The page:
Air sacs play no direct role in the exchange of oxygen and carbon dioxide; instead they contribute to the comfort and functioning of a bird by providing extra air circulation to help dissipate the extra heat generated by a flying bird. The air sacs have branches (diverticula) in nearly every part of the skeleton of many birds. Such pneumatized bones suggest that there is a relation between flight and light-weight bones. Air sacs also contribute to the buoyancy of some water birds, and seem to cushion the impact of gannets and Brown pelicans when they crash into the water while fishing.

Warm, moist air is collected from overheated tissues and expelled through the lungs. Fresh air is brought into the body and picks up heat radiated from body cells and blood. Exhalation removes excess heat. When the ambient temperature reaches 105 degrees and over, a bird's breathing rate increases. It begins to pant, which makes more air flow over its moist mouth, pharynx, bronchi and possibly even its air sacs. All this helps to cool it down, and is essential to its survival. According to some researchers, this cooling process is much more important to birds than the taking in of oxygen.

While panting cools down the birds, it has its price. Moisture is removed along with the heat. To prevent dehydration, most birds must drink water. Small birds lose more water from panting than larger ones. An external source of water becomes critical for them in our hot, dry summers. Some birds can survive by eating succulents and insects (which have high moisture content), but many will die without clean, available, reliable water sources that we can easily provide for them. Thirsty birds that cannot find water often die after drinking pools of engine coolant (anti-freeze) they have discovered on or along our roads or in parking lots. Several condors in hot Southern California were featured in the news when this became known. Studies of birds in deserts worldwide have shown that, even without sweat glands, extreme temperatures can exceed a bird's ability to cool and lead to deadly dehydration.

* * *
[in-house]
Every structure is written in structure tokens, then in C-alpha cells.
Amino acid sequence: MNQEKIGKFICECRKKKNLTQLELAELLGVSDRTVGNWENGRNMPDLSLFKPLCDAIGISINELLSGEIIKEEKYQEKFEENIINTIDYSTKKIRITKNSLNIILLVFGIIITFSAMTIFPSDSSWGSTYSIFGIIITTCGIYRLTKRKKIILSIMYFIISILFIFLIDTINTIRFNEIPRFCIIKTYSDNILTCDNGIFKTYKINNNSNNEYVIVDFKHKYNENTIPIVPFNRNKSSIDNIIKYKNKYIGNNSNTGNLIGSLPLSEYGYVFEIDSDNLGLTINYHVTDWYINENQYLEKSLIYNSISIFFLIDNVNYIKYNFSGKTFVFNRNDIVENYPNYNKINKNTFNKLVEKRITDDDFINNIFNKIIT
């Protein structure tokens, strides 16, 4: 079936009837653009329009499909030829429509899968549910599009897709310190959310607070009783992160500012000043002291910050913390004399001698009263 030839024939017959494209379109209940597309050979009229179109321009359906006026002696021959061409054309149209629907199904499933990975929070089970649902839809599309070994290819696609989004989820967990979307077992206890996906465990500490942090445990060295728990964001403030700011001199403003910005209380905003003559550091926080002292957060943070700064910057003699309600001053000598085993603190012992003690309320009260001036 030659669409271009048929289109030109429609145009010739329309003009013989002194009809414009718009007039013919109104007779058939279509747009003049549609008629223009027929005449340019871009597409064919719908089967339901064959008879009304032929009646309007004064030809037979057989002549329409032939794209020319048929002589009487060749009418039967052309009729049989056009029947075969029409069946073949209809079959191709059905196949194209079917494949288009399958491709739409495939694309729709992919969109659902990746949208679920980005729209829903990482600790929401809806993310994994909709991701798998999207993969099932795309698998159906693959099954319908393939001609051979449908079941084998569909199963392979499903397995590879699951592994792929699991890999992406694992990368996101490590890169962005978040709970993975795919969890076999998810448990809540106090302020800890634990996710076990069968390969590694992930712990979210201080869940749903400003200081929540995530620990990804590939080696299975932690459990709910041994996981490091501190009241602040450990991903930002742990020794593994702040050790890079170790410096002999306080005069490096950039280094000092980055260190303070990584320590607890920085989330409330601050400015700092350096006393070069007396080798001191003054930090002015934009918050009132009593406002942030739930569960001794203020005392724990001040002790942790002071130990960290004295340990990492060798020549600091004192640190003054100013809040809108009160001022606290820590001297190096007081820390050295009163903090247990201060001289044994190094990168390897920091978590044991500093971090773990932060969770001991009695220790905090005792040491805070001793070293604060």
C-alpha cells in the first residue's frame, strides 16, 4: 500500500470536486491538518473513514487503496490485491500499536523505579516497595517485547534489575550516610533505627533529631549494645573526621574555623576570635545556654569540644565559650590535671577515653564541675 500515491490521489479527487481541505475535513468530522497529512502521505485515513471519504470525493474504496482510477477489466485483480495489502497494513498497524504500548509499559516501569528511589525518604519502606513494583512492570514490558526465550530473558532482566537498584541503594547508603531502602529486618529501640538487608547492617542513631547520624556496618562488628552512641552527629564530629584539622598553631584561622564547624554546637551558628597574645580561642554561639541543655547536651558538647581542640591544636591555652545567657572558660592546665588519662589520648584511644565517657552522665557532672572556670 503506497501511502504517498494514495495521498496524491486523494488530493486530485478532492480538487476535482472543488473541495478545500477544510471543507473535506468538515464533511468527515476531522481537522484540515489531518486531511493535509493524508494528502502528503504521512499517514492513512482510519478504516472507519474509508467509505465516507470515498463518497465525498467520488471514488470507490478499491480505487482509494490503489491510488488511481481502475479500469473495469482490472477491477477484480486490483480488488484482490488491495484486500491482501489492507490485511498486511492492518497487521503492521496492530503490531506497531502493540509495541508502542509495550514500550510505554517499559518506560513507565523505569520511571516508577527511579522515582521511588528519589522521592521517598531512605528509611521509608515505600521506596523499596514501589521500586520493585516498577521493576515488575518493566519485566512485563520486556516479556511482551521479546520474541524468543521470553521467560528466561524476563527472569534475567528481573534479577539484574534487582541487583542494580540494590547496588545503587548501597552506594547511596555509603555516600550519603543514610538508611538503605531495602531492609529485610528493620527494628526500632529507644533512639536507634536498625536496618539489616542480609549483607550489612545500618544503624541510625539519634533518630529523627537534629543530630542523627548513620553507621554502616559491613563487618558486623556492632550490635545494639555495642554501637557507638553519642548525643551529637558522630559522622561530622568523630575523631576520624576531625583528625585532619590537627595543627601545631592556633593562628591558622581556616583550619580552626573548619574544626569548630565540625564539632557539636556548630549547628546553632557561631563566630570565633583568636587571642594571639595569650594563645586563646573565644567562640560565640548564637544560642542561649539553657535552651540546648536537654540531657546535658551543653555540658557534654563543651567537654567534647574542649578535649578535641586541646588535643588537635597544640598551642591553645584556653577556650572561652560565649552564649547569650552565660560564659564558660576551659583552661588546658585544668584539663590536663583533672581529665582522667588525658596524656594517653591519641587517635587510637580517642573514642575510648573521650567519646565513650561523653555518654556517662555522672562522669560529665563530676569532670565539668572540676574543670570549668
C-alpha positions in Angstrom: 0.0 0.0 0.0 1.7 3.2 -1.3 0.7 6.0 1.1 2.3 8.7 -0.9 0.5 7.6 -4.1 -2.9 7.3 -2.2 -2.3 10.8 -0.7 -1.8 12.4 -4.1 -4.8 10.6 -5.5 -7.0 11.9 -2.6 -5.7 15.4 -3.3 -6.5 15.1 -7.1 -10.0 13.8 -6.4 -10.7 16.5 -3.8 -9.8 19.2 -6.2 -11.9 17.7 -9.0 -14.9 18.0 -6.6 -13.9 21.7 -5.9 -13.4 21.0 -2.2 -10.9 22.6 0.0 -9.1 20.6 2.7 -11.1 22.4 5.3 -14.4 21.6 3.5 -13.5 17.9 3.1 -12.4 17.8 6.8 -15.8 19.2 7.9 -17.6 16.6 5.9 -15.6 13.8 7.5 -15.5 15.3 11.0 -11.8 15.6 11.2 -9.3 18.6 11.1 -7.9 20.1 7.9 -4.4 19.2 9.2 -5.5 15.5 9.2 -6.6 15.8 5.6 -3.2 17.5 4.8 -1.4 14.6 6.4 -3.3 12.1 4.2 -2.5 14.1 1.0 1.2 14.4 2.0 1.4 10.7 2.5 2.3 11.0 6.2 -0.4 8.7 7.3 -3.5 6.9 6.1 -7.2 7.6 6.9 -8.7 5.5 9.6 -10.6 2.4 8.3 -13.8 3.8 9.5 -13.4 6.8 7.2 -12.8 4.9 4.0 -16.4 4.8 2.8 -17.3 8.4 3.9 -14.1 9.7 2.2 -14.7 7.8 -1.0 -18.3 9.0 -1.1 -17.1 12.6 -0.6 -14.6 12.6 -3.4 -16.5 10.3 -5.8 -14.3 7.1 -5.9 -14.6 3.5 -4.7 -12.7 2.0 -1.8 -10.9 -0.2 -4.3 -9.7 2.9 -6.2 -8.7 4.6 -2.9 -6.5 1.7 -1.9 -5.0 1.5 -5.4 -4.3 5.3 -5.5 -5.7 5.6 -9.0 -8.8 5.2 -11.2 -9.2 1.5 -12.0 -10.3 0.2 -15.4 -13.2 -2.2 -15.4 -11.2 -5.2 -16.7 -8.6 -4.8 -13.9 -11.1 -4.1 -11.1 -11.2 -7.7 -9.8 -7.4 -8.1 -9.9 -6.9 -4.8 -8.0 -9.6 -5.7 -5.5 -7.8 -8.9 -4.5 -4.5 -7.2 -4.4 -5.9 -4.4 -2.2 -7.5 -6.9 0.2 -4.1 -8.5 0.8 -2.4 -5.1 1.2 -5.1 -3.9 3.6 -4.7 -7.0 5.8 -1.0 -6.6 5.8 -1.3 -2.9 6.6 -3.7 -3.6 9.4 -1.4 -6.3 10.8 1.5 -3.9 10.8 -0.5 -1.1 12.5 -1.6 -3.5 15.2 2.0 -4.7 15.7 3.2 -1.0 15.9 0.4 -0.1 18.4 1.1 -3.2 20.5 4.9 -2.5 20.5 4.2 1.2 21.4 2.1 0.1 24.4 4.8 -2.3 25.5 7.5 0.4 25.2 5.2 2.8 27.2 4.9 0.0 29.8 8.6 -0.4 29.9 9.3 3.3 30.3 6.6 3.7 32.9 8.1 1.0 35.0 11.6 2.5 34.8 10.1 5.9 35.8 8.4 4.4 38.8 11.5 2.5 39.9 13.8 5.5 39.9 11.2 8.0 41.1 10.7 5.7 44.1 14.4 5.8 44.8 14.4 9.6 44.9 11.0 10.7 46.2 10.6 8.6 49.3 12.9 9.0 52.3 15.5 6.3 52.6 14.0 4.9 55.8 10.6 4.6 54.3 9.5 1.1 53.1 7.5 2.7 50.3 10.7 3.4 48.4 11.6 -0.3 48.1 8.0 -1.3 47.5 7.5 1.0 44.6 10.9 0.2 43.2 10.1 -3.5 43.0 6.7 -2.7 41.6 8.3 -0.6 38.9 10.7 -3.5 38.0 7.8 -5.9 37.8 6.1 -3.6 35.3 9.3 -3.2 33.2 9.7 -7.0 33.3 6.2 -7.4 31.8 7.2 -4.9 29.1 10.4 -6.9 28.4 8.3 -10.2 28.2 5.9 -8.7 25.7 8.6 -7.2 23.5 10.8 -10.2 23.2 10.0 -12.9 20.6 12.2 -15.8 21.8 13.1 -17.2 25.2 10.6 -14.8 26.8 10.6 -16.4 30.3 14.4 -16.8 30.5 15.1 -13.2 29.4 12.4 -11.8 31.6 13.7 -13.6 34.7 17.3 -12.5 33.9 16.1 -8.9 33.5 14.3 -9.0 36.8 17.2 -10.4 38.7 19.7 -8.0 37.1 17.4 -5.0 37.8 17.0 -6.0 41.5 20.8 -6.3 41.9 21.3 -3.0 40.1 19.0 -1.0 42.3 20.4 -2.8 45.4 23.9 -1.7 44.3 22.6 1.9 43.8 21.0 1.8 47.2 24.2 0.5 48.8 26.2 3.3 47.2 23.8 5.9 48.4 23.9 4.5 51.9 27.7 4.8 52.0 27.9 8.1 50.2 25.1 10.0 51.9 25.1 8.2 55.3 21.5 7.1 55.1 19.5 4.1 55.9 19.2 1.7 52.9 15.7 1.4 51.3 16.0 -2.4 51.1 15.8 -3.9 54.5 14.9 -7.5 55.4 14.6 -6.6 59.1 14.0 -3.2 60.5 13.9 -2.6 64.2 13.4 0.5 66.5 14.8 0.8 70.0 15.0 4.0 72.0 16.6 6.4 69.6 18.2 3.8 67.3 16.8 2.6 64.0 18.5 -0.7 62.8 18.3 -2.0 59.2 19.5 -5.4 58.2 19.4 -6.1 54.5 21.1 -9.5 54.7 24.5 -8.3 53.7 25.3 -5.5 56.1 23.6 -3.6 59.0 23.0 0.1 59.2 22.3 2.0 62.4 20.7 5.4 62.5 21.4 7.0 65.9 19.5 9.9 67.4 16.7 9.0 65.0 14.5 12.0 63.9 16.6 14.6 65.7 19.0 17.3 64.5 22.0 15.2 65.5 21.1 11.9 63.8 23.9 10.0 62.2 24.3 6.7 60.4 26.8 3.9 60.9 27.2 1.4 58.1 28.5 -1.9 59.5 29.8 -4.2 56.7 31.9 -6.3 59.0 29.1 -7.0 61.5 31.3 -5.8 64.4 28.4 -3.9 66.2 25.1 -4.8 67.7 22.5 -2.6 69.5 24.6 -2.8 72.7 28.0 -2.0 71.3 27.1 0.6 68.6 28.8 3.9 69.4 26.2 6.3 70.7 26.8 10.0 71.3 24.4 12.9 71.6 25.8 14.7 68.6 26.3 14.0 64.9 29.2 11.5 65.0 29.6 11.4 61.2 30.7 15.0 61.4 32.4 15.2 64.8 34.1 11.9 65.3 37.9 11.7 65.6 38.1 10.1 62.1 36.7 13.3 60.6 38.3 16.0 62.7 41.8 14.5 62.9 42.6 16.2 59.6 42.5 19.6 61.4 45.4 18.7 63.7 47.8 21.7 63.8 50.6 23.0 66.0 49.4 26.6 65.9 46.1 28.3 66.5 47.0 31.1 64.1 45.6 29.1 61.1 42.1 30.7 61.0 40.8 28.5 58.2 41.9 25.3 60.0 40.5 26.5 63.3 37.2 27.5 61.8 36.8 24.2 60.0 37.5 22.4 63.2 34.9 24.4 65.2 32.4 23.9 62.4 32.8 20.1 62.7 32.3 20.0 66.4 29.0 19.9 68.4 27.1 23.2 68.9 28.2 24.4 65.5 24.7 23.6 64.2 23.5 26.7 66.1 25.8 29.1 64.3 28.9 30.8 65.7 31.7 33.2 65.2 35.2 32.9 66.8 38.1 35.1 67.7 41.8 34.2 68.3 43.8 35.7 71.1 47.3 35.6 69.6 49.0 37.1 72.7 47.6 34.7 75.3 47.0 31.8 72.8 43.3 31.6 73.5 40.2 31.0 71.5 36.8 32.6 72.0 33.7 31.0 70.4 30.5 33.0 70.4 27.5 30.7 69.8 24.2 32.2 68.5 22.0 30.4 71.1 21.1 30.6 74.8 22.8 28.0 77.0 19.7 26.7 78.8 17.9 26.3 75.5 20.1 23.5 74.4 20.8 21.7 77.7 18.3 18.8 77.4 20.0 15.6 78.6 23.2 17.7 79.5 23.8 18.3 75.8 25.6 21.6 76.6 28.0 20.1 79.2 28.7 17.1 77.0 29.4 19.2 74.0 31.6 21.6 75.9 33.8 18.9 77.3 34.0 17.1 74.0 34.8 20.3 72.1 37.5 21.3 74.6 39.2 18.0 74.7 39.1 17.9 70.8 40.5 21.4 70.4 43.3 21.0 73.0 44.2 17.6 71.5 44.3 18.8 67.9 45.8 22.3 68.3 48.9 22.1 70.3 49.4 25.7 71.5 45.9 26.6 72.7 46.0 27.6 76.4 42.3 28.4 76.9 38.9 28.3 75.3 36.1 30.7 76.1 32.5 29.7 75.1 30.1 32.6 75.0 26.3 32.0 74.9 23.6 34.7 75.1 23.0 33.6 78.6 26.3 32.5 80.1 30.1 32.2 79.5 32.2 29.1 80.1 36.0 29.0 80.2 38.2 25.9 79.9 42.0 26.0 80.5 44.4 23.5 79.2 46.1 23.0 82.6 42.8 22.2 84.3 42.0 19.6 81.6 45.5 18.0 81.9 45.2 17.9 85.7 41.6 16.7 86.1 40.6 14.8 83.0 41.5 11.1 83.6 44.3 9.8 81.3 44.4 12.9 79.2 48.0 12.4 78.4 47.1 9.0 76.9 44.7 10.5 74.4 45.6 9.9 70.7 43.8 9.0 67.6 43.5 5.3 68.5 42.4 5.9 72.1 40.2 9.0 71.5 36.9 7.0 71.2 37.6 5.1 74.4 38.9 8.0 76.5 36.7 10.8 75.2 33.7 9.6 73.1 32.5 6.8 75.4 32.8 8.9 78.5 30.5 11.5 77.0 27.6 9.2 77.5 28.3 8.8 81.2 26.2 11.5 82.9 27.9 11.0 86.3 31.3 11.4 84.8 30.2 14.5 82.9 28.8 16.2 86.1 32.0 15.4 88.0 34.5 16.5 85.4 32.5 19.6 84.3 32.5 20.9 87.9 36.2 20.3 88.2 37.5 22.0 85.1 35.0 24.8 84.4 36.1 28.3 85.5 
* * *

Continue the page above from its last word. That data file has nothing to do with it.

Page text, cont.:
Images by Richard at SearchNetMedia

Panting is not the only way birds can cool off. Some desert-adapted species, like the Australian Budgerigars and Zebra finches and one of the Sonoran desert's most common and best singing songbirds - the Black-throated sparrow reduce their water losses by lowering their metabolic rates. They can survive for long periods of time on a diet of dry seeds alone. However, these birds are in the vast minority of birds. Many birds must fly long distances for life-sustaining water. Owls, Gambel's quail, Great blue herons, nighthawks, poorwills, roadrunners, doves and pigeons flutter the skin of their throats (gular fluttering) to cool down. Brown towhees and Black-throated sparrows use abandoned burrows to escape the summer heat. When the temperature is over 95 degrees, many birds become much less active, and find shady (and hopefully moist) places to pant and rest. Providing a fresh water source such as a birdbath can be a life-saver for many of our desert birds in our summer heat.

Ornithologist D.E. Hatch subjected five Turkey Vultures to rapidly rising temperatures. Before they even began to pant, he found they employed another method of cooling. They deliberately defecated on their legs. This caused their body temperature to decrease by 1 degree centigrade, a feat that panting could not produce. Cormorants and Turkey Vultures use yet another means of thermoregulation when the heat comes on - they spread their large wings, much like they do when they are drying them off. In the Sudan, large birds like ravens, Hooded vultures and Black kites cool themselves by rising on warm columns of air to over 3000 feet above ground level where the air is considerably cooler.

Why not help our birds, especially during these particularly hot summer months, with clean, dependable and safe sources of water? Our website is full of practical, functional, affordable items that you can consider for this purpose. Prices on the website are the same as in the store. Or, pay a visit to our new location and any of our friendly knowledgeable staff will glad to assist you and answer any questions you may have. If you haven't visited our new and expanded store, this is your invitation to do so. See you soon and enjoy the birds!